“I was fairly certain that I wanted to try for a VBAC as long as there were no underlying risks. I definitely wanted to labour; I felt like it was something I’d missed out on in Frankie’s birth. I’d discovered after I had Frankie that I had hemochromatosis (too much iron in the body) which had to be monitored throughout the pregnancy but it didn’t cause too much concern.”
At 40+3 her waters broke and she had a show, she went straight into the birthing suite and labour kicked off quickly.
“I found labour quite frightening…I was GBS positive so I had the drip in and I had to be continually monitored and I found the constant hovering to be quite frustrating. I admit that I hadn’t done much preparation as a VBAC candidate. I accepted the gas but I wasn’t coping and I eventually agreed to an epidural. I was at 7cm then and it really helped me calm down – I felt good and safe again. It was so exciting when I got to 10cm but the pushing process with an epidural is so strange; you can’t feel anything and it’s impossible to follow instructions. Yes, the epidural calmed me down but it also stalled the labour. I knew I was on the clock – they told me I could push for an hour – and Rosie was posterior. I started to feel defeated and the contractions slowed down and there were signs of distress so the OB recommended a caesarean.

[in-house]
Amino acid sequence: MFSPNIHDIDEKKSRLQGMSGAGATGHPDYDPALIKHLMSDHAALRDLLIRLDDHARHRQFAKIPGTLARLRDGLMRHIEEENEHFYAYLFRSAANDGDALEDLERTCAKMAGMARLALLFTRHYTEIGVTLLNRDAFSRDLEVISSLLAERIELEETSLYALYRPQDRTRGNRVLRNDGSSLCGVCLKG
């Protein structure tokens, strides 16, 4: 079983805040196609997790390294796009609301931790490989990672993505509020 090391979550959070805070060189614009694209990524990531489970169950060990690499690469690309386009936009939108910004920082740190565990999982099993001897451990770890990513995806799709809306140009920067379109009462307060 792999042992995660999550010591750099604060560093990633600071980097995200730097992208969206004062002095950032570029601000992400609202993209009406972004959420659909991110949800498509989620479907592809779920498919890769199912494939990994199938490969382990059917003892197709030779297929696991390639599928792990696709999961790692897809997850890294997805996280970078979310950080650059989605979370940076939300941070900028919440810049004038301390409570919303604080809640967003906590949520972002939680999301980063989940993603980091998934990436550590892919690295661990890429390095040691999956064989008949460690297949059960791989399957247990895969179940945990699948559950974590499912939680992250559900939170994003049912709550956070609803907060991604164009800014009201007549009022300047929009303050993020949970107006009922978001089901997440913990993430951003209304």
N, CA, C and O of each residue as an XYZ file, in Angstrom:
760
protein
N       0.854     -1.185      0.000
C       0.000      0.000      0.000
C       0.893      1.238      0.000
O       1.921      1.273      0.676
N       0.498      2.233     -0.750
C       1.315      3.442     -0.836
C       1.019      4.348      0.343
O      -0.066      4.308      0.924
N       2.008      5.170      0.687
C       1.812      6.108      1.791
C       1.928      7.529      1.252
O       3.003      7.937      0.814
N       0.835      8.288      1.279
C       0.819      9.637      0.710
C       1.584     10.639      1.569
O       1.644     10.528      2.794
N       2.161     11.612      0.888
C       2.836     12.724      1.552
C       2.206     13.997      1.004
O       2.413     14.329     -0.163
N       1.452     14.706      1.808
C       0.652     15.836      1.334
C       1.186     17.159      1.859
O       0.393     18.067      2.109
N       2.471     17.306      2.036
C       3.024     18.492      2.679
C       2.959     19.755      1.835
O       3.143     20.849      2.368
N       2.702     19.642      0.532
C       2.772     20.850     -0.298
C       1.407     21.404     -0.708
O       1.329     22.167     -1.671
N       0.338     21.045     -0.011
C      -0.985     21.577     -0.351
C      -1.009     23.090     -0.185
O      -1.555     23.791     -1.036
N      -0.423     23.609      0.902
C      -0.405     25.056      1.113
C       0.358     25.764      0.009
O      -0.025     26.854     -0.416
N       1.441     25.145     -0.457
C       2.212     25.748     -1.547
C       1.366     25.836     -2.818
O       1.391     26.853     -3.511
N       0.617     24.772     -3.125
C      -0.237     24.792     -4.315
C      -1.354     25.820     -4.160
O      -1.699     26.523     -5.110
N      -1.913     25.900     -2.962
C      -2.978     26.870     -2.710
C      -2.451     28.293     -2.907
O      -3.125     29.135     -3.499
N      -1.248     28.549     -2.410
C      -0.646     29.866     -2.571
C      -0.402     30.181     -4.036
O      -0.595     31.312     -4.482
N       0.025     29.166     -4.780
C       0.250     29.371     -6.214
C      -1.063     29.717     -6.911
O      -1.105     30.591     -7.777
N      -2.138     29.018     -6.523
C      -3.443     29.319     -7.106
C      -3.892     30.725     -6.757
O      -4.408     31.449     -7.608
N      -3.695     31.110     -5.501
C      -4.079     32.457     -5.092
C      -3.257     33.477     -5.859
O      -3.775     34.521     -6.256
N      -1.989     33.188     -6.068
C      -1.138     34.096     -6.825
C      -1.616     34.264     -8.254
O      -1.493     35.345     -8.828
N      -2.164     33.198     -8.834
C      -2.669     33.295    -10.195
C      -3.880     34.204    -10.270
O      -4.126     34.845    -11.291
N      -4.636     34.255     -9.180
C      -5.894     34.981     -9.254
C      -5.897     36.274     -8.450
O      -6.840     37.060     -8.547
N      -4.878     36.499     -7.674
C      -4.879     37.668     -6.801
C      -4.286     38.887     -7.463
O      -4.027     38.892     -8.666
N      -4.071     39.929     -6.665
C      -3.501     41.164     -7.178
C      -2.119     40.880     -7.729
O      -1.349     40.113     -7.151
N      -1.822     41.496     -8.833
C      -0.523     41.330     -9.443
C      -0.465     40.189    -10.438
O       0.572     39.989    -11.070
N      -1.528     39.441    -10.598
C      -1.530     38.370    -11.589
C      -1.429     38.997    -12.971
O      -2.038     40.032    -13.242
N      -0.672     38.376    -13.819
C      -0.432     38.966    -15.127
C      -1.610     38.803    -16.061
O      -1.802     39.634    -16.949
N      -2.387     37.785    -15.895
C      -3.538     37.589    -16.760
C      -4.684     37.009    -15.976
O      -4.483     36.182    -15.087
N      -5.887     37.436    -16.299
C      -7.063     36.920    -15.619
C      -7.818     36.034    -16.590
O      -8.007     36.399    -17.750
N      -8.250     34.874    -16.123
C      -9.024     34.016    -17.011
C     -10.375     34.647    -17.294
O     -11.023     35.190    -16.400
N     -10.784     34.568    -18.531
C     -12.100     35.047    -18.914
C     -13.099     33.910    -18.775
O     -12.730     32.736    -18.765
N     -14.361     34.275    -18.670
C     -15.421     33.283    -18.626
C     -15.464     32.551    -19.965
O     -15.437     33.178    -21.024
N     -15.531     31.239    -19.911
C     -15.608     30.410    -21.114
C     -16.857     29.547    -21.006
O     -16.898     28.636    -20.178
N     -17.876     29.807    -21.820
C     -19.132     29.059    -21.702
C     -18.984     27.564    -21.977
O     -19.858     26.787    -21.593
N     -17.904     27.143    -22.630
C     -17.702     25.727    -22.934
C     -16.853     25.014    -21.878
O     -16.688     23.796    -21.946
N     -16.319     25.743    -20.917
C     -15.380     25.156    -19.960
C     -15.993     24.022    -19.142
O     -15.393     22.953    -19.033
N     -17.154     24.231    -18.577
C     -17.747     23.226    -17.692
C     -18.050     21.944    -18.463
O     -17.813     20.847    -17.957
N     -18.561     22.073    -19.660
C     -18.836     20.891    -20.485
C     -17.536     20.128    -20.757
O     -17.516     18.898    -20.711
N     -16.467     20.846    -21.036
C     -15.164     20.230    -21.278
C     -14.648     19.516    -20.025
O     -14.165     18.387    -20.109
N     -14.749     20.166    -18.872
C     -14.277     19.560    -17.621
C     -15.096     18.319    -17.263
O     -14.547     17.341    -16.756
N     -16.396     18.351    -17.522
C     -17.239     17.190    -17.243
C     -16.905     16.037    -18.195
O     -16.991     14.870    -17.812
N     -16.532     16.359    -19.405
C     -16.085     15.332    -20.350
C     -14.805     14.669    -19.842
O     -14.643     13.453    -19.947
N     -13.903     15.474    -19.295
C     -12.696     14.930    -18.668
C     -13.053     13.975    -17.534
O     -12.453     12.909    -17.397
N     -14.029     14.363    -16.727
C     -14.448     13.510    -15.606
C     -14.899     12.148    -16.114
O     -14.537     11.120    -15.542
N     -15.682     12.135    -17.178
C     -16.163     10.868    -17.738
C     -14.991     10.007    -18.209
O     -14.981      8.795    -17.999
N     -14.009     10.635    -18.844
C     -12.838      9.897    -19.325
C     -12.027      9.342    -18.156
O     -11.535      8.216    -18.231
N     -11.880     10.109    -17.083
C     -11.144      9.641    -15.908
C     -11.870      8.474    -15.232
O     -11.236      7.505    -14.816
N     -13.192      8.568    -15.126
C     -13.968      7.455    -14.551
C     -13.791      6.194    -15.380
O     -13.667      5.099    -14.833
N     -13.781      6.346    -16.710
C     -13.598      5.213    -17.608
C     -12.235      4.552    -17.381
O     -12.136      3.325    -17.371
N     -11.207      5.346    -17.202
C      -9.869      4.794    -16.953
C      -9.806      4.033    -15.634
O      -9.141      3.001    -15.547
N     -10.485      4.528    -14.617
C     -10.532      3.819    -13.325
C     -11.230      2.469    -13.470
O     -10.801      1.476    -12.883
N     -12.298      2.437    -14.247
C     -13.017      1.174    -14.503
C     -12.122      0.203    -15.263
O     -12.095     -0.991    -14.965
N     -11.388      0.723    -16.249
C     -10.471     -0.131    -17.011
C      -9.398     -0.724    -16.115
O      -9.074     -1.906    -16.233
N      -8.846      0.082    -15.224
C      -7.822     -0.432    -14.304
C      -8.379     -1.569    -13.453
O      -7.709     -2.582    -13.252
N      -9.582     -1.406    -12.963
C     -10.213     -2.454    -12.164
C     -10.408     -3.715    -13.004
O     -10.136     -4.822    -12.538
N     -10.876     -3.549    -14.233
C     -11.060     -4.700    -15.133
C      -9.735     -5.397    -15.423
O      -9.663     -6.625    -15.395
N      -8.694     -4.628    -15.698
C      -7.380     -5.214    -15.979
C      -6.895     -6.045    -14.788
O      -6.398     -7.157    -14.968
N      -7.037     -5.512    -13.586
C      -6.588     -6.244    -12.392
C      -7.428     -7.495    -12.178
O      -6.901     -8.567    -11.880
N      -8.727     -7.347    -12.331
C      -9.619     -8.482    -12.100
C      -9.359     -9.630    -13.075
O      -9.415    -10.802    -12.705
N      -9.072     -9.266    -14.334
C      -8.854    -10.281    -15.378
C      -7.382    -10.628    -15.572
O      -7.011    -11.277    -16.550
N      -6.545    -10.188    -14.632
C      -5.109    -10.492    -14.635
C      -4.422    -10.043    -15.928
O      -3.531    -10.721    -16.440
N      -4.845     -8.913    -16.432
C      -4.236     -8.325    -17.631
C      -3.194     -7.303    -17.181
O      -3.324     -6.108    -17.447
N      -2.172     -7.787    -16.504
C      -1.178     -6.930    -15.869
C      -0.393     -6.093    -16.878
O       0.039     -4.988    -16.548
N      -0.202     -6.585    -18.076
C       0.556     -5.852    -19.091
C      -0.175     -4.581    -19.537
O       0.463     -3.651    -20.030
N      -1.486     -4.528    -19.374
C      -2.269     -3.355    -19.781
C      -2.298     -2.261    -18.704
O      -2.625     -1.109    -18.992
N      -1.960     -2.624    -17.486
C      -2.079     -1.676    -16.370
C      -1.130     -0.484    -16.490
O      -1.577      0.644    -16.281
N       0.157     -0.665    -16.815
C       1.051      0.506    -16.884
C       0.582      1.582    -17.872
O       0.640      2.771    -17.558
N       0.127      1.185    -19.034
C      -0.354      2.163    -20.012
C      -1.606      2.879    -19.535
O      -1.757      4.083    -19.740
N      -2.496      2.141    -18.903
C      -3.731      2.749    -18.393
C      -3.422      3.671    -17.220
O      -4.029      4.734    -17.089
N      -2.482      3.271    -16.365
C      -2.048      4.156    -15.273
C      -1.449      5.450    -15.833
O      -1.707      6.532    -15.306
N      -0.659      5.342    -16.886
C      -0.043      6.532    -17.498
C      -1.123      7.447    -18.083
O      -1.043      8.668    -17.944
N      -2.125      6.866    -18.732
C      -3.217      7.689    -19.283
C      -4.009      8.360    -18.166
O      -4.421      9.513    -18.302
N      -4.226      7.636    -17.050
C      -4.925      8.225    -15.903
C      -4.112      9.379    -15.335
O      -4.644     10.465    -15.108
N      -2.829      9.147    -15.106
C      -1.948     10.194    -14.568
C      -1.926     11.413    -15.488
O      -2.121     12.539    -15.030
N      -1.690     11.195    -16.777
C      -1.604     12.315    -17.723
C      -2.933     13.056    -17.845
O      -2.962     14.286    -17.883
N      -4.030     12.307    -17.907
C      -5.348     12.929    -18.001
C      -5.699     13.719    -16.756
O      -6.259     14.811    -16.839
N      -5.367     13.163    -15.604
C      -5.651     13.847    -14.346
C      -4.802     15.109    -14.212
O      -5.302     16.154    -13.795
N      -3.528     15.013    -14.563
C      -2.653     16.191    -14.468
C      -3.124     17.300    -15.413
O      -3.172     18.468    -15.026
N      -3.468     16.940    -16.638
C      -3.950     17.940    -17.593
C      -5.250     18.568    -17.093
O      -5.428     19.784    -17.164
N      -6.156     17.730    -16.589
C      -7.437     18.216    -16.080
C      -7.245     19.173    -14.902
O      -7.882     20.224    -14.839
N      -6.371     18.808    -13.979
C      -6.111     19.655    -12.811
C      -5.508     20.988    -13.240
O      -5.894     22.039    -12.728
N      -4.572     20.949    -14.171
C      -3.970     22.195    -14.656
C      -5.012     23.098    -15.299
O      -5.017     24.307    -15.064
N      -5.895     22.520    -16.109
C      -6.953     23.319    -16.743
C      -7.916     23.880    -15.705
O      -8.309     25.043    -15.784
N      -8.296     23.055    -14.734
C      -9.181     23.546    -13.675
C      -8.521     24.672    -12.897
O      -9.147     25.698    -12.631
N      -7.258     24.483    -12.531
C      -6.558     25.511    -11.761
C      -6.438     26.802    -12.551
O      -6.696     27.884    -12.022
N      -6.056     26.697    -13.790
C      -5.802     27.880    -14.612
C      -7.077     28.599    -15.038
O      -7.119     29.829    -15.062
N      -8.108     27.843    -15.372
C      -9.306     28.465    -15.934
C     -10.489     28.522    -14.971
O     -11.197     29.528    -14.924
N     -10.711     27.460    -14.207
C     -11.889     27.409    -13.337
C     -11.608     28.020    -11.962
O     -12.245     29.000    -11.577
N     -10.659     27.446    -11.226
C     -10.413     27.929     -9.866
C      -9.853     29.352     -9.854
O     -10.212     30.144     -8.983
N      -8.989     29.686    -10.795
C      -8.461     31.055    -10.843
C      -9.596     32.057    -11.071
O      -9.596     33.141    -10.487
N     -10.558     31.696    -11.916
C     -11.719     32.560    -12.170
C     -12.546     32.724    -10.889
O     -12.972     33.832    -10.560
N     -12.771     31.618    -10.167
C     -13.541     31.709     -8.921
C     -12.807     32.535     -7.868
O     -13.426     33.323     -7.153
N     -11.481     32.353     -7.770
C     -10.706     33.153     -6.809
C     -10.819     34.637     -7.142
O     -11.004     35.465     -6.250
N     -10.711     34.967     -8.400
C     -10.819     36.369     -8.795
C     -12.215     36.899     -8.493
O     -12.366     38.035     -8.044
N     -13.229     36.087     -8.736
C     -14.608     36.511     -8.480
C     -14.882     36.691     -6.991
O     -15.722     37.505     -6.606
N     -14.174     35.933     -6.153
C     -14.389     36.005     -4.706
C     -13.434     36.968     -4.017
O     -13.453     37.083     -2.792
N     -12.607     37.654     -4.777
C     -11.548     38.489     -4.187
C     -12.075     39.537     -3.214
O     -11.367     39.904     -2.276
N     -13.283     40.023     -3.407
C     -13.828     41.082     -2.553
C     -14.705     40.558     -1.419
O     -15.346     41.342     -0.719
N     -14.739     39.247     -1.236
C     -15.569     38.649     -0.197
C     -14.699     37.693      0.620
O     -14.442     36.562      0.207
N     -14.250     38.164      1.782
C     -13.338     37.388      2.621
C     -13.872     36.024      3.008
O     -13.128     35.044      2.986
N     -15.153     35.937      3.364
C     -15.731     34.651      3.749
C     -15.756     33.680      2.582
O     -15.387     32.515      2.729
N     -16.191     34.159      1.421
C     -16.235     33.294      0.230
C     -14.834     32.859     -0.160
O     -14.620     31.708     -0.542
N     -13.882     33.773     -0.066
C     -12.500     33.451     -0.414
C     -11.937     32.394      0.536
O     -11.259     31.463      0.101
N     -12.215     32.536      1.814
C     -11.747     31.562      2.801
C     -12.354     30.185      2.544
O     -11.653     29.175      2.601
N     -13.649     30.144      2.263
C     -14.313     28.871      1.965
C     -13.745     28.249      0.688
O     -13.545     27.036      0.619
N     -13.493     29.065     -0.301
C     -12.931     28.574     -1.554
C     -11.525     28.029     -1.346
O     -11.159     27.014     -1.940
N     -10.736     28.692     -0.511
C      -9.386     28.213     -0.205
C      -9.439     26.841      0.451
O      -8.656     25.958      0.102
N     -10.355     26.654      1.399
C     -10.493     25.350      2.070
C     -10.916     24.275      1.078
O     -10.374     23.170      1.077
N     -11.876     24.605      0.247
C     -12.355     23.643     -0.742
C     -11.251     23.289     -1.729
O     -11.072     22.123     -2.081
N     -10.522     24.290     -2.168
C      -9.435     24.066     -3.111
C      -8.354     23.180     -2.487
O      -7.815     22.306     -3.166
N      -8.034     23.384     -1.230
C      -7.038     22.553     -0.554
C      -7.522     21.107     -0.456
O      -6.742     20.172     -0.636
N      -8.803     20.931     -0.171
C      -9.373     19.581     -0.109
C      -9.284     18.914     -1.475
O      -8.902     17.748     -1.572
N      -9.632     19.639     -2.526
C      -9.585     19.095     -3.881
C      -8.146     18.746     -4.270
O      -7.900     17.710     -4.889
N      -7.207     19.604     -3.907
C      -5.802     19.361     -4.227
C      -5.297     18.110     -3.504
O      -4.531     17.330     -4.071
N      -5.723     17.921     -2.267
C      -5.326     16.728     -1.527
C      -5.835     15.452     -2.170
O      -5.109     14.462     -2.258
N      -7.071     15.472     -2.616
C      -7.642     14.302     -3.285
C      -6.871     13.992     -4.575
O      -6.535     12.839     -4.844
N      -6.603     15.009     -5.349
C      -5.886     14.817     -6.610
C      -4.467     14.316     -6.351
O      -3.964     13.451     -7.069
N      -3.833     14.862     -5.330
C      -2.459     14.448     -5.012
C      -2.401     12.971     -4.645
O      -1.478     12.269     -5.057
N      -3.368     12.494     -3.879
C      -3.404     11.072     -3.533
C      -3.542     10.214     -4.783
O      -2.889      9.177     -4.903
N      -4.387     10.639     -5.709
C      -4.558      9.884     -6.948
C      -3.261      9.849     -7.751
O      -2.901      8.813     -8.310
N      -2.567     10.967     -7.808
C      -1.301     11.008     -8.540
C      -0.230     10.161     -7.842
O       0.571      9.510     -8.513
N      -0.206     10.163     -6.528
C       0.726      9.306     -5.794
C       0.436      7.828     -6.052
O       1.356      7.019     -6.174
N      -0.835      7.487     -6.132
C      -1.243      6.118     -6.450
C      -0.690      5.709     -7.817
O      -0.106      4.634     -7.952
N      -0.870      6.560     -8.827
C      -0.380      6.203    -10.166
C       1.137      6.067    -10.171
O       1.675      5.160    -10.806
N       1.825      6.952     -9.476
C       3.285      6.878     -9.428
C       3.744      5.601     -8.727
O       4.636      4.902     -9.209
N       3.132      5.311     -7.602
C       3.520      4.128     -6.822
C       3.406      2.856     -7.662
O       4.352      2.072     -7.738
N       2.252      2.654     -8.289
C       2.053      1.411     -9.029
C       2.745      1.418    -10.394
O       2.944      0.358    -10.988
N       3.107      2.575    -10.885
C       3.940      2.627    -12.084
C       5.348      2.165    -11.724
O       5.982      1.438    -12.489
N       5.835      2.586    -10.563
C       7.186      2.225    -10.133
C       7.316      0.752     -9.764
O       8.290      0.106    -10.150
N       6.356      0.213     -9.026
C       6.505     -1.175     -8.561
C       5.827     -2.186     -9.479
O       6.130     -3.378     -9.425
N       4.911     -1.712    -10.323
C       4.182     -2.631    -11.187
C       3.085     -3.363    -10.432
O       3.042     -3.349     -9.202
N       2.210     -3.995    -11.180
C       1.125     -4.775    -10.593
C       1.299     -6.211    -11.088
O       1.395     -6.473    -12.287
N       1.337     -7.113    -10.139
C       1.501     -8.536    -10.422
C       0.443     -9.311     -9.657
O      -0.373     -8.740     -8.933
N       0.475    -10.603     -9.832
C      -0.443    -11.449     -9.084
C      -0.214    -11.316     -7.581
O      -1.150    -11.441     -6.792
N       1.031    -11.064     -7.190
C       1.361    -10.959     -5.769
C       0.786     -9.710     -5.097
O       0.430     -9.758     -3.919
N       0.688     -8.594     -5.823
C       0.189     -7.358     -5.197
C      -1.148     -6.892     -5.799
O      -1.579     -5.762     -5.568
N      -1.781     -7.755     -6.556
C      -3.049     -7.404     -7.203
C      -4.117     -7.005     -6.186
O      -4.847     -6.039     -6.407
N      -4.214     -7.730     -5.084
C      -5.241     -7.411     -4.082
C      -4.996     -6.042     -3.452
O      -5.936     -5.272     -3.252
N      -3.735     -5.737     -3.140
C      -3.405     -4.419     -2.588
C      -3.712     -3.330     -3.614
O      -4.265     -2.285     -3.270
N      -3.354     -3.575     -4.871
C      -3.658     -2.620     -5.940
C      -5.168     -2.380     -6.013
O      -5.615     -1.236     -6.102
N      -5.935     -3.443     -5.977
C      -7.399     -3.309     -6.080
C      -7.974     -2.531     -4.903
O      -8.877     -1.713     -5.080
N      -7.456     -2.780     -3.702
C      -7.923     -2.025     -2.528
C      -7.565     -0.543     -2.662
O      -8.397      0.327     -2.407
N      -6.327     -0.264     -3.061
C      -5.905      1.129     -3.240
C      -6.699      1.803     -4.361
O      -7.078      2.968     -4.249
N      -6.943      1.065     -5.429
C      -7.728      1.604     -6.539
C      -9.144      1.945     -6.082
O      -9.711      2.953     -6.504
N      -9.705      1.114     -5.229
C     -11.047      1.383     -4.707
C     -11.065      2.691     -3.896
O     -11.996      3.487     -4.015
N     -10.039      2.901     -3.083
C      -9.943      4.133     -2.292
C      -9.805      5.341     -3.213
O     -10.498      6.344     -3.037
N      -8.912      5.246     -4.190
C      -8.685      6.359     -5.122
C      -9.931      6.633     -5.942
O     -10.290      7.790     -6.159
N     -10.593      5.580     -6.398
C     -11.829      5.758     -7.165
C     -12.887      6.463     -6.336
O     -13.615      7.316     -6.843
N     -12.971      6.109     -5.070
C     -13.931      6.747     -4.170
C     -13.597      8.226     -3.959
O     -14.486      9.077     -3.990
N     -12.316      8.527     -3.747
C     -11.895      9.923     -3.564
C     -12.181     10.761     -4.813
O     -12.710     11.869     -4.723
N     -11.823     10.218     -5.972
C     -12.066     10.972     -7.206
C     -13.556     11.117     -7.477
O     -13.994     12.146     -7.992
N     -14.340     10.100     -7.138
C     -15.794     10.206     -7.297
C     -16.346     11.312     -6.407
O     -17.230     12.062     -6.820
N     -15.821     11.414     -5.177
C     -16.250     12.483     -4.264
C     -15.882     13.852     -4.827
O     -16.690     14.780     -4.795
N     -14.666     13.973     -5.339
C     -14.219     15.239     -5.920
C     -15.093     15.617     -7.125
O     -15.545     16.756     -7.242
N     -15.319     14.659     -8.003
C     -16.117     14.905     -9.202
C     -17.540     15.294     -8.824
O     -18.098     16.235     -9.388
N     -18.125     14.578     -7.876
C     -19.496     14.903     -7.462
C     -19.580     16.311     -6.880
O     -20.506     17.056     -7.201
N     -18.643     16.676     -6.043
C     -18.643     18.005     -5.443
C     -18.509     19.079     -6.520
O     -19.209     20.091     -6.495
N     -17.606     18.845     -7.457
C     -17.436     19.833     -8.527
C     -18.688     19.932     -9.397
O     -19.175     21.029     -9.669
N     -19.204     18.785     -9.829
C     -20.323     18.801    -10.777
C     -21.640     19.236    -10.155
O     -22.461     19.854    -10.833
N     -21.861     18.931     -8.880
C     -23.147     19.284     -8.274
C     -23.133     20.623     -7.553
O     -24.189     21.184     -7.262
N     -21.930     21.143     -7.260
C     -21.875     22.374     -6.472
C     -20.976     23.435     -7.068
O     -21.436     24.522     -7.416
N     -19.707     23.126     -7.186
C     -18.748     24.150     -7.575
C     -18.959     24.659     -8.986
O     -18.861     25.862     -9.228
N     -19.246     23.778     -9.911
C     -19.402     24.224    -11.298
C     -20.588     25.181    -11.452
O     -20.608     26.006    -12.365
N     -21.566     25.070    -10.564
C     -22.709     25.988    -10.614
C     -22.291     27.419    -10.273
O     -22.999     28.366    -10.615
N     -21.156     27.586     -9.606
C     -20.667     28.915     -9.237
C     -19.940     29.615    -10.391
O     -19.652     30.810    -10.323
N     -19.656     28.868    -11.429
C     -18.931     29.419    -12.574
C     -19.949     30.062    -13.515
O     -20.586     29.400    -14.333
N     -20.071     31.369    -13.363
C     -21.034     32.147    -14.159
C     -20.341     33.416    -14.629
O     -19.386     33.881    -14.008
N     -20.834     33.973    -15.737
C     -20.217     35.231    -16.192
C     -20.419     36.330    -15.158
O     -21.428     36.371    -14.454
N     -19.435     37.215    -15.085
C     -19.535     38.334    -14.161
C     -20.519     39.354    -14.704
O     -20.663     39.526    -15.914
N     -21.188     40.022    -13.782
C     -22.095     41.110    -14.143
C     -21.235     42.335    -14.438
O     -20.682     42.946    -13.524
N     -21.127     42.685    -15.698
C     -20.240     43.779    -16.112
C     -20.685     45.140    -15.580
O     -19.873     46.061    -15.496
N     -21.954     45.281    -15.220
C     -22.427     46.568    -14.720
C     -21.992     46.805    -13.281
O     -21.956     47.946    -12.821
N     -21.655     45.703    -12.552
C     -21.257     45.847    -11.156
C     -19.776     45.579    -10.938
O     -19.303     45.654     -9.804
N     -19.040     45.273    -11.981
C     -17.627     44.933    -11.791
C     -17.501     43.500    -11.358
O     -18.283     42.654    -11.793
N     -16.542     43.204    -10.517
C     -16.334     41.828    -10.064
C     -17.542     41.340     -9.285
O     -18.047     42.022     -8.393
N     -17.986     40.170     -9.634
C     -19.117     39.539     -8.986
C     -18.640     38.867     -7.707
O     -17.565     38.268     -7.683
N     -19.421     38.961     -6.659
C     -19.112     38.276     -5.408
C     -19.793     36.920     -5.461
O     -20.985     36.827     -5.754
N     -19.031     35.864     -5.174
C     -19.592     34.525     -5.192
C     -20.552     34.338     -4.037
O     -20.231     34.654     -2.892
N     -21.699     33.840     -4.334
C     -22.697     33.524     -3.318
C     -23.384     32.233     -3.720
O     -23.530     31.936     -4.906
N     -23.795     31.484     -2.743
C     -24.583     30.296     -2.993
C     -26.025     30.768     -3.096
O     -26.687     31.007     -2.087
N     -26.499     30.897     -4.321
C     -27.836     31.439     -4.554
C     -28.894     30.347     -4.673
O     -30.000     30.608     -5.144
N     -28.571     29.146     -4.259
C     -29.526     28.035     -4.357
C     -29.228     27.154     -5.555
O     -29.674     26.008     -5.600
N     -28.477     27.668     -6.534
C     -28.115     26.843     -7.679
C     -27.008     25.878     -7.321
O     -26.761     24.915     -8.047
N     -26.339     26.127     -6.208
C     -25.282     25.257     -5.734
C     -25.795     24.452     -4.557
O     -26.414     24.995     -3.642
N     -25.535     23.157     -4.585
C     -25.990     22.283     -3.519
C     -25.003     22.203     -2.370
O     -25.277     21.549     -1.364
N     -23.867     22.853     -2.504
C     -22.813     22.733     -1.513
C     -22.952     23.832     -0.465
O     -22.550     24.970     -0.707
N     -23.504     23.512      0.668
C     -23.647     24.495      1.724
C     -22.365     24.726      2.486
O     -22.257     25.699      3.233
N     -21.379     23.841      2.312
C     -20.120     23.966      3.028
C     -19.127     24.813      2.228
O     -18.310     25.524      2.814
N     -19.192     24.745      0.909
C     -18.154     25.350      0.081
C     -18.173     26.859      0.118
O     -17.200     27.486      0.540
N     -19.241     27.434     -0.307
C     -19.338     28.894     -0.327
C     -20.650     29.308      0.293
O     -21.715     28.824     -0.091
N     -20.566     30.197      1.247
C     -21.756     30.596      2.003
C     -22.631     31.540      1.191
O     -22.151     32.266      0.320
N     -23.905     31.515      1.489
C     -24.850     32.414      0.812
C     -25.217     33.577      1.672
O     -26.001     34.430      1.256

“It was the best decision for Rosie but I was distraught that I had gotten so close and hadn’t achieved my VBAC. Everyone was so kind and she was put on my chest straight away and she wasn’t taken away; she stayed with me in recovery and it just felt so different to our first birth. We really advocated for us all to be together – the three of us – in recovery and it was really special. I felt like everything we experienced there really softened the disappointment of not having a VBAC. Rosie chose her birth date, I got to experience labour, and the medical staff advocating for us in theatre really made it a beautiful experience.
“We fell pregnant really quickly the third time. I wanted to be really pragmatic about risks vs benefits when it came to a VBAC2. As time went on it became clear that it was something I wanted to attempt and at the end of every appointment I was asked what my mode of delivery would be and I began sharing my plans to have a VBAC2.
“I wanted to make sure I had processed my past birth experiences so I had birth counselling; it was really important for me and it was around this time that I recognised how much the interventions in Rosie’s birth affected the outcome; having an epidural and being on my back with a posterior baby definitely affected my chances of having a vaginal delivery.”